There is quite a lot of scriptural evidence that clearly shows Jesus Christ as being fully God. One such strong and undeniable proof, however, is His pre-existence. Demonstrating that the Person of the Son pre-existed firmly establishes the eternality of Jesus Christ—especially at passages that present Him as the Creator. There are many passages in both the OT and NT that affirm the Son’s pre-existence (e.g., Dan. 7:9-14; Micah 5:2; John 1:1; 3:13; 8:57-58; 16:28; 17:5; Gal. 4:4; Phil. 2:6-11; Col. 1:16-17; Heb. 1:2, 10-12; etc.).
In Jesus’ High Priestly prayer to the Father, He requests or commands (as we will see) the Father to glorify Himself together with the Father, with the glory that He had (or shared [eichon]) with (para) the Father before the world was. Hence, according to the Son’s own words, He pre-existed with the Father—“before the world was.” Again, this passage strongly refutes not only the claims of unitarian groups who deny the deity of Jesus Christ, but specifically the modalistic claims of Oneness Pentecostals who deny both the Son’s deity, pre-existence, and unipersonality. As we will see, the exegetical significance is undeniable.
“Glorify Me together with Yourself.” First, the glory mentioned here is a shared glory—Father and Son. It is the divine glory that Yahweh does “not share” with anyone else (cf. Isa. 48:11). Notice that the glorification applies to both the Father and the Son, the glory they shared before the creation. It is not glory apart from the Father that Jesus seeks, but rather glory alongside (para) the Father. The glory of which Jesus speaks is a “Me with You” glory. No creature can make this claim. In terms of the divine unshared glory that the Son possesses, Hebrews 1:3 corresponds in a remarkable way to John 17:5: “He [the Son] is the radiance of His glory and the exact representation of His [the Father] nature.” In Isaiah 6:1, Isaiah saw (eidon) the glory of Yahweh (lit., “the glory of Him”; cf. also v. 2).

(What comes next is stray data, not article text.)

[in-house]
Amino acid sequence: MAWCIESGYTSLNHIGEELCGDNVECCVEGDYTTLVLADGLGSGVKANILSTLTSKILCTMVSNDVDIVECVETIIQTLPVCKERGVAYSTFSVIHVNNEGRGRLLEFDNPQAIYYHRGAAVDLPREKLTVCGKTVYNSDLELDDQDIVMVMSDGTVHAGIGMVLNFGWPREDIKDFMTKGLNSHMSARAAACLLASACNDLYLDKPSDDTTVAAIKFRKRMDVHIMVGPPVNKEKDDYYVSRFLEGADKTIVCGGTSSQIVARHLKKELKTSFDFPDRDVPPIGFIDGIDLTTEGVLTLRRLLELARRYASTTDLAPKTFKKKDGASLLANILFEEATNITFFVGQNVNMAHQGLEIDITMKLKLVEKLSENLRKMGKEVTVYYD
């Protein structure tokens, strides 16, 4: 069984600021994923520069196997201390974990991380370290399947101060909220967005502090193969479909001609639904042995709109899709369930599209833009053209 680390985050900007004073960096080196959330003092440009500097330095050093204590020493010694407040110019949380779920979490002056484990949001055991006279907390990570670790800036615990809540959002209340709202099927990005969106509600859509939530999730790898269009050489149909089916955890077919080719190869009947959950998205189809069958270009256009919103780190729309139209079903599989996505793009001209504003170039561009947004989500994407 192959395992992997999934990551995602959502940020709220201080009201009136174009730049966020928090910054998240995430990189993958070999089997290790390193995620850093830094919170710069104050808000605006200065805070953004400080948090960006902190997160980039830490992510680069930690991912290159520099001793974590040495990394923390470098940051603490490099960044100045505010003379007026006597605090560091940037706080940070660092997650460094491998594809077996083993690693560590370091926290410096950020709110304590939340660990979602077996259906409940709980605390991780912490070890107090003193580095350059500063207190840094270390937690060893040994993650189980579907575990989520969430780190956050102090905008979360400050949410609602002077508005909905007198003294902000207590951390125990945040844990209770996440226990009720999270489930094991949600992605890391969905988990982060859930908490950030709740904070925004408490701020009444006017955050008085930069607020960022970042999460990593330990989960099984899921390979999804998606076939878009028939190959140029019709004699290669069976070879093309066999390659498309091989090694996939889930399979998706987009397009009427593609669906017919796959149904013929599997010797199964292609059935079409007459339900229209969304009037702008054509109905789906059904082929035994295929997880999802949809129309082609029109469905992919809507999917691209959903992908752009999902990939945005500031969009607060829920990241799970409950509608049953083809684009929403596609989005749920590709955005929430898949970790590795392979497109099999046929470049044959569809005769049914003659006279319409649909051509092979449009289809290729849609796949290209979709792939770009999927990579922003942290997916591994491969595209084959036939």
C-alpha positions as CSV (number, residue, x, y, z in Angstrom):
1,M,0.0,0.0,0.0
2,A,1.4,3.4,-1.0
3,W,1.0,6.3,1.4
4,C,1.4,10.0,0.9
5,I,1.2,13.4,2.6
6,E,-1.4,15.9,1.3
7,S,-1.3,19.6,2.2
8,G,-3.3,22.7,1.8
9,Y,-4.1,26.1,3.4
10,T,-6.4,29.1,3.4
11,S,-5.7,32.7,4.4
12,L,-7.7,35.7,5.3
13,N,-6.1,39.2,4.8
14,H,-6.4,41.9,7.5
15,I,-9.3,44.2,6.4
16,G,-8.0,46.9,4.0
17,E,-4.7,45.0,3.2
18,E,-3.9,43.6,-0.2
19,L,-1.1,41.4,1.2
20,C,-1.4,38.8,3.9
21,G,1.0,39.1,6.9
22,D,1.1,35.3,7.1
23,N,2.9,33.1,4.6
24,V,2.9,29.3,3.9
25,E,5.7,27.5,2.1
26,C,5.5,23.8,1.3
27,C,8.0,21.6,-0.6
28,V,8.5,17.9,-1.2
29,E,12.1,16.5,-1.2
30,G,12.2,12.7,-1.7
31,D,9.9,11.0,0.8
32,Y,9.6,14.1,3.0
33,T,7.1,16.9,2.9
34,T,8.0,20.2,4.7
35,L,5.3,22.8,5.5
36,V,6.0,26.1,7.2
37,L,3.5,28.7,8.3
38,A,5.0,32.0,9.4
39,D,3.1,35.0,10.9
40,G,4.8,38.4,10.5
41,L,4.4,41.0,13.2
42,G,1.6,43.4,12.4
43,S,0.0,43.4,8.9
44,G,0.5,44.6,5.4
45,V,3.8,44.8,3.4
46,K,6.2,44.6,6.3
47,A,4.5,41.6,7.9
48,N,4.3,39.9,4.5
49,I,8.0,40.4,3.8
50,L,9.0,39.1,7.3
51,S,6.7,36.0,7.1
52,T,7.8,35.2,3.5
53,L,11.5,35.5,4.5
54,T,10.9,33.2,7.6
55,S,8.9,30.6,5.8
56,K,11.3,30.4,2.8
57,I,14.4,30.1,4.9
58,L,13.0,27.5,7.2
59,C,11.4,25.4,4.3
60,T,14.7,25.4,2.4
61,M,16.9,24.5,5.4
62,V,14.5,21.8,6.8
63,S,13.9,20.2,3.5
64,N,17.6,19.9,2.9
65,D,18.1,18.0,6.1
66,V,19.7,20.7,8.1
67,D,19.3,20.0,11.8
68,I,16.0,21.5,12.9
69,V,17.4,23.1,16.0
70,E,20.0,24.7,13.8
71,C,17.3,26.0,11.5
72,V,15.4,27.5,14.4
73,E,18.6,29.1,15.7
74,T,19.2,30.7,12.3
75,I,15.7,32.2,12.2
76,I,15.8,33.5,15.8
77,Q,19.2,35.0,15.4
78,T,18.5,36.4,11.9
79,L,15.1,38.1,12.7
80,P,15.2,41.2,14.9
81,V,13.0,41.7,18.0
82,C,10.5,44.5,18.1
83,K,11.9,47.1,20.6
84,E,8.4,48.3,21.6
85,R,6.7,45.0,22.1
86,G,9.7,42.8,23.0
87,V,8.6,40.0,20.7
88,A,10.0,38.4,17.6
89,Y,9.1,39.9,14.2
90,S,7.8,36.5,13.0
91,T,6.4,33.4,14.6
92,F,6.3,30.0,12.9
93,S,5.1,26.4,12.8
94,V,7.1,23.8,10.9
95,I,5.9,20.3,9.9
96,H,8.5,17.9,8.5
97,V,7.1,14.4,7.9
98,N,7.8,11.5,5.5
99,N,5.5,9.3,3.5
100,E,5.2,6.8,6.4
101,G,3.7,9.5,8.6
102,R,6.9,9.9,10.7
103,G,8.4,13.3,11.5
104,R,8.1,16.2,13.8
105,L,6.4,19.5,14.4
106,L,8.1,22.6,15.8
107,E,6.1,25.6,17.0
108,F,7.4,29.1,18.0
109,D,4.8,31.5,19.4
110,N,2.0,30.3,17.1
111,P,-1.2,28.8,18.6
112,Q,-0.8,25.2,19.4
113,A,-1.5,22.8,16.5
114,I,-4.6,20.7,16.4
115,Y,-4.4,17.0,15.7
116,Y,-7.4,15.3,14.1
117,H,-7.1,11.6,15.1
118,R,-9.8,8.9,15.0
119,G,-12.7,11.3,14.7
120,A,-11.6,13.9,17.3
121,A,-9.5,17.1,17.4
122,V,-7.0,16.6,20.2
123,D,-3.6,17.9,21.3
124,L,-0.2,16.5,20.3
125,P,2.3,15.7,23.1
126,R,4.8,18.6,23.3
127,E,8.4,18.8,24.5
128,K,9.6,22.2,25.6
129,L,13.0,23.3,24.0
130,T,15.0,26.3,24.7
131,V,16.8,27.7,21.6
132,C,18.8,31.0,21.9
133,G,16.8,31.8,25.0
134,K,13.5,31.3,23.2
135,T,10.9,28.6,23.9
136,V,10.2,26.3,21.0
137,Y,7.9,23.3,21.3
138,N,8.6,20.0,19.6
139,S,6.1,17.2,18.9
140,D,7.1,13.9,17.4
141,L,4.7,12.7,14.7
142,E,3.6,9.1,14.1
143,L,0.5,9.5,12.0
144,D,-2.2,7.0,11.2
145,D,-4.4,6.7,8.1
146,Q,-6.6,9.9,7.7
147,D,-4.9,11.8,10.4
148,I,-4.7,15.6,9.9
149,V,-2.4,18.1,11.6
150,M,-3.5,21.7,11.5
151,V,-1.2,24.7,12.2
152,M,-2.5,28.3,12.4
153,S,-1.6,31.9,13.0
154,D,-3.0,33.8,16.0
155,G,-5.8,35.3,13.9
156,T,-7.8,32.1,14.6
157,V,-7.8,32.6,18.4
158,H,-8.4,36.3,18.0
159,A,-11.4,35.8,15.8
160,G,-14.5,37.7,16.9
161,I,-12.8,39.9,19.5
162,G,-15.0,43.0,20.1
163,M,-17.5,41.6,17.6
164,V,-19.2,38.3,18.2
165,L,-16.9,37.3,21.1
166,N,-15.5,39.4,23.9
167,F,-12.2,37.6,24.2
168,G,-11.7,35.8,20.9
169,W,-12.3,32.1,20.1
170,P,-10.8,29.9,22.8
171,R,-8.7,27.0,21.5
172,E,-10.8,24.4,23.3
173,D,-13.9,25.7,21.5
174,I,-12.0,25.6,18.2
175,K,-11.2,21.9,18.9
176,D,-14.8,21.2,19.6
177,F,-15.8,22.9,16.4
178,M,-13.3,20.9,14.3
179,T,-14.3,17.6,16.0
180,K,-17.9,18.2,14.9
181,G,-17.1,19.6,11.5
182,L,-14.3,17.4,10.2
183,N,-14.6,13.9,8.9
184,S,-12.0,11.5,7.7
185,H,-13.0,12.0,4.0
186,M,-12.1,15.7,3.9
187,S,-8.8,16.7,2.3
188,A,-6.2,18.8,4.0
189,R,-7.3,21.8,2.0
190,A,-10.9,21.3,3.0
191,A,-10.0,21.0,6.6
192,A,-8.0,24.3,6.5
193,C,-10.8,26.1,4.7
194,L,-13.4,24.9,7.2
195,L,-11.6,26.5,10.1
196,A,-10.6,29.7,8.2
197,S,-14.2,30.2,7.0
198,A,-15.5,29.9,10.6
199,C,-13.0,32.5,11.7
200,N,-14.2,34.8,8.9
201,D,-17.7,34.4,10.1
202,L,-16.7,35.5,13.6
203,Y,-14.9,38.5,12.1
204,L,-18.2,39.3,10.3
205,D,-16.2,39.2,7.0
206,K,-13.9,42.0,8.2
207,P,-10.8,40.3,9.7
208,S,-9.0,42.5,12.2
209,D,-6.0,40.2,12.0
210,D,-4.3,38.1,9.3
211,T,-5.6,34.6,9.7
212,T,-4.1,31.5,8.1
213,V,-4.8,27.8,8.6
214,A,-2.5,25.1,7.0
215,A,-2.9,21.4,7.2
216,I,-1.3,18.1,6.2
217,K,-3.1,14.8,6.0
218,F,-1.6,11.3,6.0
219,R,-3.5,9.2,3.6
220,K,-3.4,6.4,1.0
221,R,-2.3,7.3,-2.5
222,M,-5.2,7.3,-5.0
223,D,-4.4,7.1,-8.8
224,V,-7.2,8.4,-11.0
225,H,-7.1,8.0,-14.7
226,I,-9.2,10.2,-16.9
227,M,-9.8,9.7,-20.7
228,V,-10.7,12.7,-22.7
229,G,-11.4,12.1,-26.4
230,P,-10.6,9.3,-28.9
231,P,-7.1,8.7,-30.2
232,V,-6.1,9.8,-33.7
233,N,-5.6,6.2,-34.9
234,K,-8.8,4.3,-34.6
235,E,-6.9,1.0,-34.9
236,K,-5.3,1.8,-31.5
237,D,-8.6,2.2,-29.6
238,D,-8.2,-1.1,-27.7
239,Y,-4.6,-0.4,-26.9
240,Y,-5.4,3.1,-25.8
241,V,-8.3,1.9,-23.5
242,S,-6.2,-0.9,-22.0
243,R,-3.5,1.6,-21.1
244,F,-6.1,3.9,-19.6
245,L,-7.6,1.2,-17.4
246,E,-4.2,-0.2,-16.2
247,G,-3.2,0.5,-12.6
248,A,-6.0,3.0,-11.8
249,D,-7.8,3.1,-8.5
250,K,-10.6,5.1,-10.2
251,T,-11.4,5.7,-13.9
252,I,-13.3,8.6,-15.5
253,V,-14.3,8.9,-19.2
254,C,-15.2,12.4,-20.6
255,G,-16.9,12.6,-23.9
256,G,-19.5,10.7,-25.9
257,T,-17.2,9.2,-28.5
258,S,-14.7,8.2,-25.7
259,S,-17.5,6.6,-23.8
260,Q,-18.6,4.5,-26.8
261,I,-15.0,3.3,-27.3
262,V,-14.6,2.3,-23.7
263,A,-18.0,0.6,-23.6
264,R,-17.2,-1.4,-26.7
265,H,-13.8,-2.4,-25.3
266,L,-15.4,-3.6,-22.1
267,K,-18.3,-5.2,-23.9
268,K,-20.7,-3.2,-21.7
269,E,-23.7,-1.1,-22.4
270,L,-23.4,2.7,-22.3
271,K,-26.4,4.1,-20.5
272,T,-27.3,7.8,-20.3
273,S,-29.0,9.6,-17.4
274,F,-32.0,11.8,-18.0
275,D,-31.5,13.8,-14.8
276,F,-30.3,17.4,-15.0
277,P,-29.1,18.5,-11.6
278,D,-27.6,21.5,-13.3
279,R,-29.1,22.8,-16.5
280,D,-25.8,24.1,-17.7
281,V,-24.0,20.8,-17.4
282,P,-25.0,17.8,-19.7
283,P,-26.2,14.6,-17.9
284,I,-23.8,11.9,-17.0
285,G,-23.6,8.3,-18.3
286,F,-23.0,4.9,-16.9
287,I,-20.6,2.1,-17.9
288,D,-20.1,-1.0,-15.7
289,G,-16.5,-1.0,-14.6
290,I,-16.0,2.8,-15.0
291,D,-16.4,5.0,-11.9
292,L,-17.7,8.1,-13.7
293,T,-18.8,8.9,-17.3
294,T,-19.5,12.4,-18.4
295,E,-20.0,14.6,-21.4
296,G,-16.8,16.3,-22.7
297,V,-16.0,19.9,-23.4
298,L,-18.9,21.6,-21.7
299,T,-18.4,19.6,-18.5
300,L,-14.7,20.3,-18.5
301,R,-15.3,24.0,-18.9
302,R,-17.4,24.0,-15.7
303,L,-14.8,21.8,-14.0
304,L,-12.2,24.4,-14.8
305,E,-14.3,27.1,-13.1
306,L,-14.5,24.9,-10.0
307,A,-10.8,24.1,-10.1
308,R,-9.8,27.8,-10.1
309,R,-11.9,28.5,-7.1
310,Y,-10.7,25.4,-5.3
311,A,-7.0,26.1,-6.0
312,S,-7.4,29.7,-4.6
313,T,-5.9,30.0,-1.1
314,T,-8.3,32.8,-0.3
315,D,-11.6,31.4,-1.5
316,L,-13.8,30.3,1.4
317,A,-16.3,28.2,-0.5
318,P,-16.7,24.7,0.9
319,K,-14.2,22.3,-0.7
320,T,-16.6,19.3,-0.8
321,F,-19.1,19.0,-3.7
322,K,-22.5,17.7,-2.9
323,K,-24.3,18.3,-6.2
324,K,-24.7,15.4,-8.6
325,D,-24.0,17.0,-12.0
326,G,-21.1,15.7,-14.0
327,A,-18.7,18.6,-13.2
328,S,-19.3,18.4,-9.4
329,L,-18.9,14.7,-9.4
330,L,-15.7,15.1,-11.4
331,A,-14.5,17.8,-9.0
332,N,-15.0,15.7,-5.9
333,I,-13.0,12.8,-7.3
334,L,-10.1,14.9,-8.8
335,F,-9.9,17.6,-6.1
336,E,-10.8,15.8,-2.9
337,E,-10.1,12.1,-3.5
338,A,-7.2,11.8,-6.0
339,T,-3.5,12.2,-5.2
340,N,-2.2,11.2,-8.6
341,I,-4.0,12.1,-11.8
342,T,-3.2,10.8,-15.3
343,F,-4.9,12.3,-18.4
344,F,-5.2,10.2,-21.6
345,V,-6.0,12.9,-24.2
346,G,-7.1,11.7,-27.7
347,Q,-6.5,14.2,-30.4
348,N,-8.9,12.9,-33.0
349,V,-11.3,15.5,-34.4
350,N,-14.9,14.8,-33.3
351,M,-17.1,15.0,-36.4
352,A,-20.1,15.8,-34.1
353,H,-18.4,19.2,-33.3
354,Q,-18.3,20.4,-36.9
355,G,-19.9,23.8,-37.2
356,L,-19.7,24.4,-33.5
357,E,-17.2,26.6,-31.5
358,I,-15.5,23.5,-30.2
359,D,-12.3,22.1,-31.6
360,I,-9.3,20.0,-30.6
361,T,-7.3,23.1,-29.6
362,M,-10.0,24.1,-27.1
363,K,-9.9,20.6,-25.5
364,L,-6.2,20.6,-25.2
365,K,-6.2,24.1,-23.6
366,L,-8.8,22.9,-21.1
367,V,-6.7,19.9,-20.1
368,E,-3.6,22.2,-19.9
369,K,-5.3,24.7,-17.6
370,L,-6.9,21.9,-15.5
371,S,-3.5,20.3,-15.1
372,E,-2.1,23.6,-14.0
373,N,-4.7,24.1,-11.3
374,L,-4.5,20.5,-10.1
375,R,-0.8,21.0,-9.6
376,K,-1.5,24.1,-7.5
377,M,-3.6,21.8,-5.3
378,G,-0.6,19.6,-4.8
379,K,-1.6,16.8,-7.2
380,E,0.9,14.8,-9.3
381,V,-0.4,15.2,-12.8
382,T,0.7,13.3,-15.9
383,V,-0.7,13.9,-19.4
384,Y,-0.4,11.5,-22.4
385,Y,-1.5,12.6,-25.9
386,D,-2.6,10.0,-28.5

Amazingly, this glory that Isaiah “saw” was the glory of Jesus, according to the Apostle John: “These things Isaiah said because he saw the glory of Him [referring to Jesus, cf. v. 37] and he spoke of Him” (John 12:41). The same terms found in Isaiah 6 verses 1 and 2 in the Greek translation of the OT (i.e., LXX; horaō, “I saw” and ho doxa, “the glory”) are found in John 12:41 to reveal that the glory of Yahweh that Isaiah saw was the glory of Jesus Christ. As Calvin says: “For assuredly the God who appeared to Isaiah was the one true God, and yet John declares that he was Christ (Isa. vi; John xii. 41)” (Institutes, 1.13.23).
And second, aside from this passage, which clearly displays the distinction and intimate relationship between the Father and Jesus, there is the issue of the aorist imperative form of doxazō (i.e., doxason, “glorify [Me]”). Although the imperative mood can denote a simple request, the most common usage of the imperative is for commands. Recognized Greek grammarian Daniel Wallace comments on the imperative verb: “with the aorist [as in John 17:5], the force generally is to command the action as a whole. . . .” Since Jesus is presented in Scripture as ontologically (i.e., by nature) co-equal with the Father, His “commanding” the Father to glorify Him would not infringe on the doctrine of the Trinity—one divine Person commanding another divine Person of the same ontological class or category.
As stated, it is possible that the imperative here can be one of request, it is in the assumption of unipersonalism (i.e., believing that God is one Person), thus denying that the Son is a divine Person co-equal with Father, that we find a natural and automatic rejection of the imperative of command. To recall, the main reason why, for example, Muslims, JWs, and Oneness believers reject the deity of the Son, Jesus Christ, is due to their false notion that God exists as one Person (unipersonal). Hence, they would ask, “How can another person (Jesus) be God, if God is one Person—the Father?” So, due to this misunderstanding of what Trinitarianism actually teaches, they accuse Christians of believing in three separate Gods.
Para with the Dative. What erases the Oneness notion is that, grammatically, when the preposition para (“with”) is followed by the dative case (as in this verse: para seautō, lit., “together with Yourself”; para soi, lit., “together with You”) especially in reference to persons, it indicates “near,” “beside,” or “in the presence of” (cf. Wallace, 1996: 378).